When you drop a pebble into still water, it sinks, slowly sending out ripples from its point of entry. It is mesmerizing to watch.
The world is currently the antithesis of still water. It is chaotic, uncertain and unsettling. But, I continue to try each and every day to maintain some kind of calm amidst the crazy.
And, even more, I struggle to keep with my usual attitude of optimism. I know this will all pass. We will emerge on the other side of this staggering health crisis. We will manage to shift the current toxic political atmosphere.
I also am certain that each modicum of centered harmony I can manage is important. It is vital for my personal emotional, physical and spiritual serenity. And, I truly believe it can ripple out from me. If I can spread some kindness and awareness around me every day, it matters. I just know it does.
Some days this seems effortless to me. Other days I wrestle with the concept. But, I have promised myself that I will continue to work tirelessly to keep a radiant ripple emitting from my little self out into this wild world.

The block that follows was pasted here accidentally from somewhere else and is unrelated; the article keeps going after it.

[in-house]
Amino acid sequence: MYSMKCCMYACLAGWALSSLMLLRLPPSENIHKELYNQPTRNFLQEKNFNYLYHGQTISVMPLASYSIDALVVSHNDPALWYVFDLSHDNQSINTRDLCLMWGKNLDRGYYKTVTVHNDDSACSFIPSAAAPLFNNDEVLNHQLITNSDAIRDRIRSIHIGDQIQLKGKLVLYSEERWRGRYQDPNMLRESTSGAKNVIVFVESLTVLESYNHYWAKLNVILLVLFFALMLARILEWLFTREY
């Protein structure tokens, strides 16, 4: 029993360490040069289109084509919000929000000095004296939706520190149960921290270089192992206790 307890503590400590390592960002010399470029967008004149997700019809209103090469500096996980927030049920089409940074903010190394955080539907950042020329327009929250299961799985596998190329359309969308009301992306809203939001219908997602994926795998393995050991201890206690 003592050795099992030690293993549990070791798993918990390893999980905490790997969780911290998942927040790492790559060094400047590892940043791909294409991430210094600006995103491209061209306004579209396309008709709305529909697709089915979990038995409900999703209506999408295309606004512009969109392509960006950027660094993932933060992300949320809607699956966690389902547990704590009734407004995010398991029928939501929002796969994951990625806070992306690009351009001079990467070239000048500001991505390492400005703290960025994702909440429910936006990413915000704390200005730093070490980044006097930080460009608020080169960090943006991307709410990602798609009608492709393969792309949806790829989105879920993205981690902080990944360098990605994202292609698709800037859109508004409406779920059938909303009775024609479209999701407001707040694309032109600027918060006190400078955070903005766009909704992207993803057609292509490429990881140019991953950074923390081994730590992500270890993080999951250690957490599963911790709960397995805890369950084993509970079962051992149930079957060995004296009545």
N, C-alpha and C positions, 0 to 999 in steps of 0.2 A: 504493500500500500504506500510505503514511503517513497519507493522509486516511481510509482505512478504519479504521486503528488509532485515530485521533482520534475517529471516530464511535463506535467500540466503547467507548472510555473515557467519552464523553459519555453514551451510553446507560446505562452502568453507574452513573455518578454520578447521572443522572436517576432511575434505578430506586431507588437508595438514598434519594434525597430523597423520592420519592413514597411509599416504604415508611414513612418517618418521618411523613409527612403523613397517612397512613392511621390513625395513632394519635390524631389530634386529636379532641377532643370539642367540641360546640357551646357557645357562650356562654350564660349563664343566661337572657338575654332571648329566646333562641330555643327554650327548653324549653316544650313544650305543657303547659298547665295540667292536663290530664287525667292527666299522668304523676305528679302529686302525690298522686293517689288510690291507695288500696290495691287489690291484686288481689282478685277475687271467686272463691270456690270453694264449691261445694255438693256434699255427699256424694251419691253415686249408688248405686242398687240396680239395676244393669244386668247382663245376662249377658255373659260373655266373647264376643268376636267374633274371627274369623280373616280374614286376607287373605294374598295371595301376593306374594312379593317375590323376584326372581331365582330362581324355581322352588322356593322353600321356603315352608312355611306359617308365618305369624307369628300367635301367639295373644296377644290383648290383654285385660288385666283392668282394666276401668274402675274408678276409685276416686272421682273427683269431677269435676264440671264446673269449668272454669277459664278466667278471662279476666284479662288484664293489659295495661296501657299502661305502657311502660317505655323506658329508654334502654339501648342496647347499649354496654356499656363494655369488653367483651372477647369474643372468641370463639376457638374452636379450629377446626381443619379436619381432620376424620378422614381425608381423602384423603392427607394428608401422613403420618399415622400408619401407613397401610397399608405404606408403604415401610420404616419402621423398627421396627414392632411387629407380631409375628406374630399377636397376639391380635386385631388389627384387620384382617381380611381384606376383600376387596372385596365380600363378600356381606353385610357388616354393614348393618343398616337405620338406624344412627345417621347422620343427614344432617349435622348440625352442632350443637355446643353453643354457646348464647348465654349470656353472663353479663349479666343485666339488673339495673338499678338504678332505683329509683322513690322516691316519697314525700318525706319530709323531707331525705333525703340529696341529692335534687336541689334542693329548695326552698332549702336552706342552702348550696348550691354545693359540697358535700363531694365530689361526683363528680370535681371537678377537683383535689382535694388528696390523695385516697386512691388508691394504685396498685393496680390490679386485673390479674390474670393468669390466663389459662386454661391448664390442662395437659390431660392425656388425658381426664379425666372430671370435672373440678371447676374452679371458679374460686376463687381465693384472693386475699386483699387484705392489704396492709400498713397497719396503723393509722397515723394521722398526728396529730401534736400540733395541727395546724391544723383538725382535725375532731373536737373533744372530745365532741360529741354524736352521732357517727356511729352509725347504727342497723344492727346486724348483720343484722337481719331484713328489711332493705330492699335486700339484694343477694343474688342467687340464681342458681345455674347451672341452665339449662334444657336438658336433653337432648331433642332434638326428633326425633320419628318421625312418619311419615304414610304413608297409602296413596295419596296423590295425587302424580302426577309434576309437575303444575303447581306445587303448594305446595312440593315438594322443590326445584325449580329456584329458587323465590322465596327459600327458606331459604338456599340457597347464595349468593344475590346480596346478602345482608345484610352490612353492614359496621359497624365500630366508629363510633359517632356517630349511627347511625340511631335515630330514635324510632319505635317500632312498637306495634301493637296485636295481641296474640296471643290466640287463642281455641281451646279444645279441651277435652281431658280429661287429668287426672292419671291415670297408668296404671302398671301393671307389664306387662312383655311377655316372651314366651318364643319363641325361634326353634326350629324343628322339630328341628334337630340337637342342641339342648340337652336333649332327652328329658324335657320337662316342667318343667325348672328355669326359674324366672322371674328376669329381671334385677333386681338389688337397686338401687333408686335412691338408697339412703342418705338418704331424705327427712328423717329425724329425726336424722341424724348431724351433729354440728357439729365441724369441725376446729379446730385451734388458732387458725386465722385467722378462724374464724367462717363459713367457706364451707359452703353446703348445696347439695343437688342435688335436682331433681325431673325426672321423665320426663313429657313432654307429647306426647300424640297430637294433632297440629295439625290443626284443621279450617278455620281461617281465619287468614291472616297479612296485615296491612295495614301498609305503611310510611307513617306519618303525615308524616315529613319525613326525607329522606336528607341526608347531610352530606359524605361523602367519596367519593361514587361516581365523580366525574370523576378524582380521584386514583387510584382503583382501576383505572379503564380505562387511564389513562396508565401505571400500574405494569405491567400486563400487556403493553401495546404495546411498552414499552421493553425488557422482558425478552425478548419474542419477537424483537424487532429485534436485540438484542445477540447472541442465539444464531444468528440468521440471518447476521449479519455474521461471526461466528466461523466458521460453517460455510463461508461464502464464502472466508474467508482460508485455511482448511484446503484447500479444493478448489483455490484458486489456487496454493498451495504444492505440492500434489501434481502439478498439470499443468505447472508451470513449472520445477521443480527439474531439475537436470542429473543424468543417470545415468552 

During this time of uncertainty and confusion, I continue to do what, in part, I have done for three decades on this land.
I plant seeds. I grow vegetables and flowers. I nourish them. I harvest them and I sell them. This is my supreme pleasure. This is what North Country Farms was designed to do.
But we are also fully vested in renting our guest cottage to intrepid travelers coming to our beautiful island. We share the intention behind the founding of the farm and we also share the bounty of it, much to the delight of our guests. At this time, Kauai is, appropriately, shut down to visitors. While the quiet is idyllic, blissful, and much like the Kauai I came to 33 years ago, it has crippled the economy. This is the scenario here, for me and thousands of others. And around the world for millions.